Mr. Suave's Mod Mod World [Gb]: "Reading Too Much Into Things Like Everything" review
The School is one of the leaders among indie bands that are keeping sixties pop and soul alive in contemporary music. The
Cardiff band's sound hasn't evolved, because it didn't need to, as much as it has been sharpened. Their first single was 2008's All I Wanna Do a dreamy, shimmery bit of indie pop. After that it was the EPLet It Slip which was a strong step forward and helped put the band on the map. They followed that two years later with their debut full lenth album, Loveless Uneliever. The music in those early releases was heavily sixties influenced, and rather twee with the girlisly lilting vocals of lead singer and keyboardist Liz commanding full attention. The songs seemed to circle her vocals which put her at the heart of the band. And not just musically, the album cover for Unbeliever was a rose tinged closeup headshot of the blonde chantreusse.
Now here we are in 2012 on the brink of another new release from The School. The band --and it's a big band, eight people strong, half male and half female-- is set to release on Monday their sophmore album, Reading Too Mucn Into Things Like Everything on Elefant Records. The album picks up in many ways where Loveless Unbeliever left off, but like I said with a sharpened focus. That focus has a more soulful, girl group feel to it than even Unbeliever did. Ths songs themselves are sharper. Where Unbeliever had a more innocent carefree feel and a lovelly simpleness to the songs, Reading Too Much shows maturity in both the arranging and the wrting.
The opening track Never Though I'd See The Day is a jaunty bit of pop that opens the door onto an album that brought to mind for me all of my favorite things. At times you can almost think they're playing Burt Bacharach arrangements, especially on Where Does Your Heart Belong with it's mellow trumpet solo and soft strings. Elsewhere you are reminded of other girl vocal focused groups likeShe & Him, such as on Stop The Boy, with it's soft, melodious vocals. The album is packed with strong songs like the lush, richly arranged It's Not the Same. Someday My Heart Will Beat Again has lavish girl-group type vocas, a very sixties styled approach and is the sort of song that could have been on the Quadrophenia movie soundtrack, like The Cascades Rhythm of the Rain. The Grass is Always Greener on the Other Side with its jaunty, almost doowop sound shows off the happy sixties influence that The School incorporates into all of their music so pitch perfectly.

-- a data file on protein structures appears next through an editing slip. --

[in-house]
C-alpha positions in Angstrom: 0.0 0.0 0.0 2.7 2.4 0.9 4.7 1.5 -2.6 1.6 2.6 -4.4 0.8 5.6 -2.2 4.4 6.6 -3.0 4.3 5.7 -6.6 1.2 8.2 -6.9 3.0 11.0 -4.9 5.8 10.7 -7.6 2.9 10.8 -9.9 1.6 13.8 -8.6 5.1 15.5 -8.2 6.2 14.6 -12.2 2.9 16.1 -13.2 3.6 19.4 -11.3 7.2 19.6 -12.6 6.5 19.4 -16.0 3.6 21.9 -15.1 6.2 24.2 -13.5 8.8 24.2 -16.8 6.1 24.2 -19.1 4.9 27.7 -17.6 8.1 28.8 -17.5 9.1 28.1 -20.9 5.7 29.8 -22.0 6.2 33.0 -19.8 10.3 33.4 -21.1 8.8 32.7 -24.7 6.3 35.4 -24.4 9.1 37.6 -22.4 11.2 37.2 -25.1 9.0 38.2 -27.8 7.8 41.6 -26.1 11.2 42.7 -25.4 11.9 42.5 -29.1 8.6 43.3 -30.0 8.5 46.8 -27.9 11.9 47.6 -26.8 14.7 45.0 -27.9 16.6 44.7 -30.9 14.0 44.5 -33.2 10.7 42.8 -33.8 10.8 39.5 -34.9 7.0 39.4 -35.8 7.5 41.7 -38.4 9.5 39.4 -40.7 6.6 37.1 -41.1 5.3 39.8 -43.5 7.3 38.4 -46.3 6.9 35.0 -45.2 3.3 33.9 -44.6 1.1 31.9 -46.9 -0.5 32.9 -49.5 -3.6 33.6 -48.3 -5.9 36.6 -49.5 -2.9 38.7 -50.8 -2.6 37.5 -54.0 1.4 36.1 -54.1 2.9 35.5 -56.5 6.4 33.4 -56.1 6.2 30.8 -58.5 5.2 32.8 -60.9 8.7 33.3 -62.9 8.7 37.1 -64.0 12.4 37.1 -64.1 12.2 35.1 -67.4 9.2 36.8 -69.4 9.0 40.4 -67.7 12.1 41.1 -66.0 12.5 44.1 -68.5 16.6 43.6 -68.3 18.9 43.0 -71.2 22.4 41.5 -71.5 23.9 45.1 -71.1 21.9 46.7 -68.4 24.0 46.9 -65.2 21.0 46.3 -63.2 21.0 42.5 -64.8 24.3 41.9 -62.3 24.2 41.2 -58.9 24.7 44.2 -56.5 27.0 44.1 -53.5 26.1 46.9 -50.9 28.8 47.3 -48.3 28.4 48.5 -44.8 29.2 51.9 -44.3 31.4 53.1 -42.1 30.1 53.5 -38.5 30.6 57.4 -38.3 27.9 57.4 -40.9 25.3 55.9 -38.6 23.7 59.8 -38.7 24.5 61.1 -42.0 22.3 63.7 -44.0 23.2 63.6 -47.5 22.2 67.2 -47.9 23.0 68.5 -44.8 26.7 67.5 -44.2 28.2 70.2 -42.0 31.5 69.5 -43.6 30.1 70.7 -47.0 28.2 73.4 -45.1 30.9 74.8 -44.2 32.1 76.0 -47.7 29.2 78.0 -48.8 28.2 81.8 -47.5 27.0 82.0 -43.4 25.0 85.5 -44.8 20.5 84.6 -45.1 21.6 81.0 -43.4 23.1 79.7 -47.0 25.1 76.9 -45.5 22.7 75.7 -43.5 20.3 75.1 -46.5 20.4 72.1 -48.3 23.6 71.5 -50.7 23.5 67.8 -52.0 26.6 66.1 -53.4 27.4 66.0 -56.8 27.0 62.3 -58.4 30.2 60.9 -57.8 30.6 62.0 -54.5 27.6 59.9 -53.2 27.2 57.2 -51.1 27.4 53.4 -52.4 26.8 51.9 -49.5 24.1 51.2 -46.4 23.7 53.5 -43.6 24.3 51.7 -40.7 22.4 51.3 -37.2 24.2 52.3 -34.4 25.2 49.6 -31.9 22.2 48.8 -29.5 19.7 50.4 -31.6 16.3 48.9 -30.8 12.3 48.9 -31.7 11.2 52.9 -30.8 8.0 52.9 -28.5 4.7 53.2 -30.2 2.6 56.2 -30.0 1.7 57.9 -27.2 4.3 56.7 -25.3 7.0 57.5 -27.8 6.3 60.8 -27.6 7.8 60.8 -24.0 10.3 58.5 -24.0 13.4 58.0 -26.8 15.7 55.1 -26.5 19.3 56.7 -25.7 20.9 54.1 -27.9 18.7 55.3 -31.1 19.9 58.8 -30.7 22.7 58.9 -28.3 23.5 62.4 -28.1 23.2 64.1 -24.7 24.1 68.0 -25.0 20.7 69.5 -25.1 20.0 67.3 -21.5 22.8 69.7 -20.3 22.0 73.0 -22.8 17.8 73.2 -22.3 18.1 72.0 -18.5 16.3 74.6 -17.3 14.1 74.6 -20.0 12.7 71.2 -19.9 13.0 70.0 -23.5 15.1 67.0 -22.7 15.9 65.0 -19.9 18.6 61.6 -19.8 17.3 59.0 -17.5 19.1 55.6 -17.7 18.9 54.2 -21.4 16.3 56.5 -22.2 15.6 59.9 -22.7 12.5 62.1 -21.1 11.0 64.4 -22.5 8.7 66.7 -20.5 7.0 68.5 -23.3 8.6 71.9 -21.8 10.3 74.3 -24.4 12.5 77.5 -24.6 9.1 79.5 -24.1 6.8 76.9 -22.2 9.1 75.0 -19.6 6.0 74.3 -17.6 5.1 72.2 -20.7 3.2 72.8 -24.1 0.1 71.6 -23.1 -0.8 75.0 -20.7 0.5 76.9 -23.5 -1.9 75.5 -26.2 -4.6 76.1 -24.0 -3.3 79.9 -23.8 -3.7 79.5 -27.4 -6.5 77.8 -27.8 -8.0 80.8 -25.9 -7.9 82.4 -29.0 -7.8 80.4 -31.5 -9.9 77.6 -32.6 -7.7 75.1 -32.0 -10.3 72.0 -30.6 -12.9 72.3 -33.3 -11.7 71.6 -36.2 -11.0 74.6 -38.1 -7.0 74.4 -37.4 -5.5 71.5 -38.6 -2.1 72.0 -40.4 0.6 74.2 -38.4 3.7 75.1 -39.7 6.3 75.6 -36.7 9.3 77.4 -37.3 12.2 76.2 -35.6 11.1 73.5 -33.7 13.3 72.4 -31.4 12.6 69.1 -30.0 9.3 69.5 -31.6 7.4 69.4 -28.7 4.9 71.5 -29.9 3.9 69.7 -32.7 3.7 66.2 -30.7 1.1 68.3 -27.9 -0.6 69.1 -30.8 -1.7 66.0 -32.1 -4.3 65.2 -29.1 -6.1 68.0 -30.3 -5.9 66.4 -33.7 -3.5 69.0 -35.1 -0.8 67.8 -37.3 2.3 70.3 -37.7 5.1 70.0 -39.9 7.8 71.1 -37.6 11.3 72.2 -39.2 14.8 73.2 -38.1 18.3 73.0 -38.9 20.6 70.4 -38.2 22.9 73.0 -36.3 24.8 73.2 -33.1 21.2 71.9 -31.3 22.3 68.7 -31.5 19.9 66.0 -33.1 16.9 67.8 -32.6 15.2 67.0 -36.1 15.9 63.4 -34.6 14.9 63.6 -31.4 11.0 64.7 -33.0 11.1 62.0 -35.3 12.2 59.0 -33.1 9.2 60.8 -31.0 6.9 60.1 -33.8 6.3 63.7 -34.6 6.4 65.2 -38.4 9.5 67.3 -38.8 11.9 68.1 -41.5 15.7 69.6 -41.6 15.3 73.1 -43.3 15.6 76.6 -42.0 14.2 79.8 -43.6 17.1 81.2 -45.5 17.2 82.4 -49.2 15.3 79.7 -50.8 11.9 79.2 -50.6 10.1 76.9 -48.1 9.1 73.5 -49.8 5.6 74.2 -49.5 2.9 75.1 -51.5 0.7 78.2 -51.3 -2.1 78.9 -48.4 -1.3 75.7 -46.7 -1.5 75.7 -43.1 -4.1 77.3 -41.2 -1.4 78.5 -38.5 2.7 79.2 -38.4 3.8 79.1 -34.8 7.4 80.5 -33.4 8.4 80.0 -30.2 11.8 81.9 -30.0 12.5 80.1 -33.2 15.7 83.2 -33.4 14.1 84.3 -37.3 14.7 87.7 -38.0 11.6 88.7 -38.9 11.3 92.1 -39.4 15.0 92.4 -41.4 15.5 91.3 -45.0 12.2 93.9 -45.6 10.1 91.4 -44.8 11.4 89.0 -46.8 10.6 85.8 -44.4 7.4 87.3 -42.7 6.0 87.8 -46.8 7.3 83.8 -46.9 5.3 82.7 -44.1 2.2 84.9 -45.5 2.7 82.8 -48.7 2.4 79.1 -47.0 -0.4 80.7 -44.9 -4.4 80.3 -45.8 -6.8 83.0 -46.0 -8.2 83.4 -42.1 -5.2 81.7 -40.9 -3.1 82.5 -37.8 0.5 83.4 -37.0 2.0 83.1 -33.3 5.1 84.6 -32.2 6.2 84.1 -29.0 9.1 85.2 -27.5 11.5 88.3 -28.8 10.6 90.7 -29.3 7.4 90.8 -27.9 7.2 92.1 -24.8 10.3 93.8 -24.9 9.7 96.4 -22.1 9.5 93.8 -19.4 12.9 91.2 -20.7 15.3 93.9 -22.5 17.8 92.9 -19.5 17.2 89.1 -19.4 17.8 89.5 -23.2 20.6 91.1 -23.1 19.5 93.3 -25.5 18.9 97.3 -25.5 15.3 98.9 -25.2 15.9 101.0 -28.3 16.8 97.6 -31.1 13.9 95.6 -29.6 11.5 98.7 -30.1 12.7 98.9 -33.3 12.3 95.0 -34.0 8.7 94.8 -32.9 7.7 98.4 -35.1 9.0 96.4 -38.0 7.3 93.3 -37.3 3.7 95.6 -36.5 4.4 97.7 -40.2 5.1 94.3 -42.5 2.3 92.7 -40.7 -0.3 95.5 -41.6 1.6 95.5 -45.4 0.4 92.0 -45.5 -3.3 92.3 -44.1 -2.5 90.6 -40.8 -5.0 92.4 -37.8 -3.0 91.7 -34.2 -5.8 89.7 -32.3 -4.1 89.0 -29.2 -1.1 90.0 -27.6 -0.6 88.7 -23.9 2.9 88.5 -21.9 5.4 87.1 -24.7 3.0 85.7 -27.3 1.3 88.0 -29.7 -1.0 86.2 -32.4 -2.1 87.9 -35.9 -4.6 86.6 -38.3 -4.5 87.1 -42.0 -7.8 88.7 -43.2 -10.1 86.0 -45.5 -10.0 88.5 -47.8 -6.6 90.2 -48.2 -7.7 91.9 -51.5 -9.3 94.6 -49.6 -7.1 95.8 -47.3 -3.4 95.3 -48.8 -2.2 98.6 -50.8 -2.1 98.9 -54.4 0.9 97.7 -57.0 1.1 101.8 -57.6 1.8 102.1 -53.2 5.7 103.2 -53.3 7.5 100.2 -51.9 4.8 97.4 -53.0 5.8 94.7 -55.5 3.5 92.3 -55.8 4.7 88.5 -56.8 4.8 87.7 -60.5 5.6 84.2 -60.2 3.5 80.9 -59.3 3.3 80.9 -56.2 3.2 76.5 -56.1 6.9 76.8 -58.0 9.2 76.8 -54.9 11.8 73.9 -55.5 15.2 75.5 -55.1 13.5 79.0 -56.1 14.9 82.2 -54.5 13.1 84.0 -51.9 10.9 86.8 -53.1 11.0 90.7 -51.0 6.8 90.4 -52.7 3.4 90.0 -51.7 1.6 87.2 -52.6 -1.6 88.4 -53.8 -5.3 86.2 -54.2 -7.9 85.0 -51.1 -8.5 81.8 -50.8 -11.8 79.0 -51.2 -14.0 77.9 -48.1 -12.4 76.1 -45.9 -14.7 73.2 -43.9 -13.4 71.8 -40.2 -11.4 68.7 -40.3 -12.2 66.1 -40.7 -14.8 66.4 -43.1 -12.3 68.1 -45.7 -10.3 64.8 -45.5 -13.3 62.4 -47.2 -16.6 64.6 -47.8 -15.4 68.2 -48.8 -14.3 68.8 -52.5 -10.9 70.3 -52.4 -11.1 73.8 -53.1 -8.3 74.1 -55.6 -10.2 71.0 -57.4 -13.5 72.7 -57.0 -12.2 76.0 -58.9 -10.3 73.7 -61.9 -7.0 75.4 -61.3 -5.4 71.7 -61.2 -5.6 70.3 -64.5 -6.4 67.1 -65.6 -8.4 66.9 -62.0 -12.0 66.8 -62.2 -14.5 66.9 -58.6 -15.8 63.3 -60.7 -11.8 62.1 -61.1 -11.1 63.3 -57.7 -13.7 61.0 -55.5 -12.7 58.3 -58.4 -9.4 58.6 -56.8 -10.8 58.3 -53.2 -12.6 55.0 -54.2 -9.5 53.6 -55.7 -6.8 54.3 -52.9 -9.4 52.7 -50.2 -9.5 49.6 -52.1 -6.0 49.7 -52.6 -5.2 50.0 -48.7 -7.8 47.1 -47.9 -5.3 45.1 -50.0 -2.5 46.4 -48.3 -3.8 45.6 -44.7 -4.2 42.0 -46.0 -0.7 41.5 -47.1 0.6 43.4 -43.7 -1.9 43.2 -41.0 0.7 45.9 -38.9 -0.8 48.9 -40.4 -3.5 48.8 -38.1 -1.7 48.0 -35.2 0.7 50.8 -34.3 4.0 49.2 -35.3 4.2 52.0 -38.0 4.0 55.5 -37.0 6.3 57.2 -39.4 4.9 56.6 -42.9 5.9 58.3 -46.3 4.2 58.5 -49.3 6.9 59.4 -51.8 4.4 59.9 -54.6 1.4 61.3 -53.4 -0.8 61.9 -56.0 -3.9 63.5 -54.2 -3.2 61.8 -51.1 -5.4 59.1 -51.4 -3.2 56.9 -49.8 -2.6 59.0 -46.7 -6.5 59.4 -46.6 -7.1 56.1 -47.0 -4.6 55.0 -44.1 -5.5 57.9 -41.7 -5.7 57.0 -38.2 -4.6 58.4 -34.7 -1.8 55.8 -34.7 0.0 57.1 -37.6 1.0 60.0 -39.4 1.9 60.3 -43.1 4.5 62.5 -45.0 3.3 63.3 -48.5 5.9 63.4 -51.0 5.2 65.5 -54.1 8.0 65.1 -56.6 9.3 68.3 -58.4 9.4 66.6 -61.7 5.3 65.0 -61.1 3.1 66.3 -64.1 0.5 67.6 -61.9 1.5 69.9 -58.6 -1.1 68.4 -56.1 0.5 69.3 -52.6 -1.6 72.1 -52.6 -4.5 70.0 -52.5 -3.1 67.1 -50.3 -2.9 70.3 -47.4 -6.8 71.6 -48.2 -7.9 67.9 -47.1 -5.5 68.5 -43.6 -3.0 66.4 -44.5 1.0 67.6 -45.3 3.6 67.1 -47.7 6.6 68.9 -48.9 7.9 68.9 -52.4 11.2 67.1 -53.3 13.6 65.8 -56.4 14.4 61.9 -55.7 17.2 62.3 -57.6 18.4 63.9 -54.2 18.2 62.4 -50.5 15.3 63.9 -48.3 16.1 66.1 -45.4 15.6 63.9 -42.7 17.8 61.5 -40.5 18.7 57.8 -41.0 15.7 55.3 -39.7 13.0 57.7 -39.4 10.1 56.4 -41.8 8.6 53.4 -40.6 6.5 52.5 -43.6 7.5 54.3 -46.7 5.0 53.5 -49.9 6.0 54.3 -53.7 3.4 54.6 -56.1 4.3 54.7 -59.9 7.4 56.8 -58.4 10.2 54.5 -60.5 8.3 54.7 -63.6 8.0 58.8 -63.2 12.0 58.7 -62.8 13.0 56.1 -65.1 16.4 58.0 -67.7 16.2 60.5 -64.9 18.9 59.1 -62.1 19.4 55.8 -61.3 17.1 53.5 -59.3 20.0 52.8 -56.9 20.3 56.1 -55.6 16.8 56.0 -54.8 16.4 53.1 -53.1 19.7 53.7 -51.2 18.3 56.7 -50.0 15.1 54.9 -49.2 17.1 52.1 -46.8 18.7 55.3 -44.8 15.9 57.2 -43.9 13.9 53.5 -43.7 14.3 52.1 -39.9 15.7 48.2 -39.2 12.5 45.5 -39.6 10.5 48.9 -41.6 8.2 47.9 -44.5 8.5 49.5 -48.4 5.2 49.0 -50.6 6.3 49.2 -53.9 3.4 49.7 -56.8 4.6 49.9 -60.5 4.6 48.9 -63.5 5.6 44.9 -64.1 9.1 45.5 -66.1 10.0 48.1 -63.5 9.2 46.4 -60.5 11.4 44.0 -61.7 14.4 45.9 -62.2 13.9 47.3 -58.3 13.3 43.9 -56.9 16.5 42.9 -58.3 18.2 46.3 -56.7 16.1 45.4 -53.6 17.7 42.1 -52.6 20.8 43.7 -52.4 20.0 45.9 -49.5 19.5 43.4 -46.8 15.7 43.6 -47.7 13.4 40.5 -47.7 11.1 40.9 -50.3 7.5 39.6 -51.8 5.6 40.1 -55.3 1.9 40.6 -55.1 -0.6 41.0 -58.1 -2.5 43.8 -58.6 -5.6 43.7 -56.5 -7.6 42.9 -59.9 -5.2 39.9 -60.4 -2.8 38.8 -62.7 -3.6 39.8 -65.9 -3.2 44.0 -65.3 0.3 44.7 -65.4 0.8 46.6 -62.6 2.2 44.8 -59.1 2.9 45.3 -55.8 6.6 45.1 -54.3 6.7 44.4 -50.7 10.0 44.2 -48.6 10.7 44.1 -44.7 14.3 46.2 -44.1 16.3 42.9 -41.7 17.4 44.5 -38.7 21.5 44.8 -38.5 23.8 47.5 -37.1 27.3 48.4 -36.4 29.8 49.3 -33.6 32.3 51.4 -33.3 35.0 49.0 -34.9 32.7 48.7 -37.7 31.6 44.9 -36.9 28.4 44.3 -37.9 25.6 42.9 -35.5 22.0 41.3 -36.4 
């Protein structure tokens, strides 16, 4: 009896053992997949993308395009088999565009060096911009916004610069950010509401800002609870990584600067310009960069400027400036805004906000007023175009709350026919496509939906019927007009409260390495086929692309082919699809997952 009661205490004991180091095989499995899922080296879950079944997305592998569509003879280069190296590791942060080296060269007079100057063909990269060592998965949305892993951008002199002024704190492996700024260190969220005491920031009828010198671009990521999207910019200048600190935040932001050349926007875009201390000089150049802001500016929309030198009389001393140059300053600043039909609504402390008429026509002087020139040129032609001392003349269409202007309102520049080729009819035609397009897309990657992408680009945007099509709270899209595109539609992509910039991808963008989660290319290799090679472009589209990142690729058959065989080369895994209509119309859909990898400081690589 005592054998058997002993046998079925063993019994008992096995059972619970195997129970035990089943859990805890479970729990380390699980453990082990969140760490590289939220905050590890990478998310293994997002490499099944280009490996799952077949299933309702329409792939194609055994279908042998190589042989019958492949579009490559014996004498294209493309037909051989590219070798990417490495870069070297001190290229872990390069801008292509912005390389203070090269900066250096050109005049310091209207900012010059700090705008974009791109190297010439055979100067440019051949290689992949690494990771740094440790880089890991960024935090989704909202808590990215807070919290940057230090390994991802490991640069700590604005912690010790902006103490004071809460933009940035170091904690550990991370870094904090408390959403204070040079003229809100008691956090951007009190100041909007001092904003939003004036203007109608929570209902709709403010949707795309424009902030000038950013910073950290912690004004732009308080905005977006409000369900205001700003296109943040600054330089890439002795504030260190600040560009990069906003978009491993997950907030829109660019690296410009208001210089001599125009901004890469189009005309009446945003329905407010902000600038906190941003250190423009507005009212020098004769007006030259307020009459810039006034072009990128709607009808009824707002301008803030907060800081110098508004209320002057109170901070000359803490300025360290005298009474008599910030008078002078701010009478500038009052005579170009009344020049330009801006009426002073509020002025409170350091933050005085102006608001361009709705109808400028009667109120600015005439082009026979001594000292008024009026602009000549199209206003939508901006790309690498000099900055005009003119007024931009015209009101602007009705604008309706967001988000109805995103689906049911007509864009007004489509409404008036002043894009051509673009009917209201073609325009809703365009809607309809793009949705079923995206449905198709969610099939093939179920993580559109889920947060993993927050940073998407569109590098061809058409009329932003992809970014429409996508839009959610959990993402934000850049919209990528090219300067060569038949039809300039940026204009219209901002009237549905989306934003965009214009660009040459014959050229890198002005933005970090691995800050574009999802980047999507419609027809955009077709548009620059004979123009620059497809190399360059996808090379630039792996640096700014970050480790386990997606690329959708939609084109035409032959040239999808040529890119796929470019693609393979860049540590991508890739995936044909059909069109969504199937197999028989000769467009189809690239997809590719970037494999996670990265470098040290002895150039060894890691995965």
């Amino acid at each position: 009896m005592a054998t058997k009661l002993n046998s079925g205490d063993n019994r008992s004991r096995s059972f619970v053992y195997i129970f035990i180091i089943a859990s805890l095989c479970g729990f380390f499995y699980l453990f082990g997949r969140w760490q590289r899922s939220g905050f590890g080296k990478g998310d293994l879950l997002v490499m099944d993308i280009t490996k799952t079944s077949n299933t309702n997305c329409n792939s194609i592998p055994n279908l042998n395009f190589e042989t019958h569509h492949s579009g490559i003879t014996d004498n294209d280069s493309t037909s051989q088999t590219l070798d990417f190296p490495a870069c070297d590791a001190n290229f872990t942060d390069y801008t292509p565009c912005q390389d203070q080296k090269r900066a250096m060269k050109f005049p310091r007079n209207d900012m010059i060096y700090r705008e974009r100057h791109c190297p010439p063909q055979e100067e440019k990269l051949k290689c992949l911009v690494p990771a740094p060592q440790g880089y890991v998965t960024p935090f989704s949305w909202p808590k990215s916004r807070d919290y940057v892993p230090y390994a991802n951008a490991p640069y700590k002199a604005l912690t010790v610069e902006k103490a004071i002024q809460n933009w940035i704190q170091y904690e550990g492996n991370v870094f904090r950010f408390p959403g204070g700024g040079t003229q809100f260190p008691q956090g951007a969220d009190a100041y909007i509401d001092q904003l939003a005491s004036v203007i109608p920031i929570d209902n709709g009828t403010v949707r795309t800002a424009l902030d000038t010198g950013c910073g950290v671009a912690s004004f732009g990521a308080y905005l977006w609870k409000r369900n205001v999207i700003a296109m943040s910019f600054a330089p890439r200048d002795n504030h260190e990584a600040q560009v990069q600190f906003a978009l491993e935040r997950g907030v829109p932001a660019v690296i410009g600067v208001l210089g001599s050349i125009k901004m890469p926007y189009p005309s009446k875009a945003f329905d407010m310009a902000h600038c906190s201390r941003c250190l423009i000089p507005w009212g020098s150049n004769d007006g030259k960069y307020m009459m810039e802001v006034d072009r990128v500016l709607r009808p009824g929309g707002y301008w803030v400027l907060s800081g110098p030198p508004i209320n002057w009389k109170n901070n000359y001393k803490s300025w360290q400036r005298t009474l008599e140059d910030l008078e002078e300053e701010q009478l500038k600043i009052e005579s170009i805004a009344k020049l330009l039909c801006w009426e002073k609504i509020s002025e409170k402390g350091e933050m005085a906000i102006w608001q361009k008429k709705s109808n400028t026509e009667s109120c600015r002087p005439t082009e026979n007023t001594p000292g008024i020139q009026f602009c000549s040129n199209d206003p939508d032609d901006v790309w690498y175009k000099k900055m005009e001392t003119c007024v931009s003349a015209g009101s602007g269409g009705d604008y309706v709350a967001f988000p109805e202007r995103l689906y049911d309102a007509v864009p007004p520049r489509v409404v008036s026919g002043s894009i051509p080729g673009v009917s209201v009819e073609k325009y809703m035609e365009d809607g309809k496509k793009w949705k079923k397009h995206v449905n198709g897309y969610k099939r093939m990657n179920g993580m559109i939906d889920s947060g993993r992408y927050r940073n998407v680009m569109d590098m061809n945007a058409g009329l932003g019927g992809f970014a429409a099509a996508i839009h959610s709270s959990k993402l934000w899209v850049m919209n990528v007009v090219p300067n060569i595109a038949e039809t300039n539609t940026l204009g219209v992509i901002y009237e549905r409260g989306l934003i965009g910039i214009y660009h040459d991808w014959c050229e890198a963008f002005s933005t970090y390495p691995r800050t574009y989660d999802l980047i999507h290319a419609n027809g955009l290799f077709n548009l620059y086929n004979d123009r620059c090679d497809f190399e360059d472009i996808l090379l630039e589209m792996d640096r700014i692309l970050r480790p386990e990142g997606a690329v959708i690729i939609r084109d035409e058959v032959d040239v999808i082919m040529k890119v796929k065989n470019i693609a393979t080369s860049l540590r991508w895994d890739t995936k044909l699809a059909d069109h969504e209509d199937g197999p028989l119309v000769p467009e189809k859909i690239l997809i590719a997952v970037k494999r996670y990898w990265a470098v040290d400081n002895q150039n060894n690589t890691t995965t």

Throughout there is an obvious deep seated love of the sixties girl group sound, The Chiffons, The Shirelles, The Shangri-Las, which is no different than The School's previous releases. This is enhanced by the swirling and dreamlike keyboards, the trumpet flourishes, and the overal musicianship of the group. In Reading Too Mucn Into Things Like Everything you have a dozen of the best sixties songs written and produce in teh 21st century. The only thing missing is a male vocal. I thought one of the strongest songs on Loveless Unbeliever was the closing track, I Don't Believe In Love.
Still, overall this an album that fits nicely with other groups keeping the revival sound around such as The Like's Release Me, Lucky Soul's The Great Unwanted and The Red Button's As Far As Yesterday Goes. You won't be disappointed in this one, in fact you're more likelly to overplay it -- but you won't mind.
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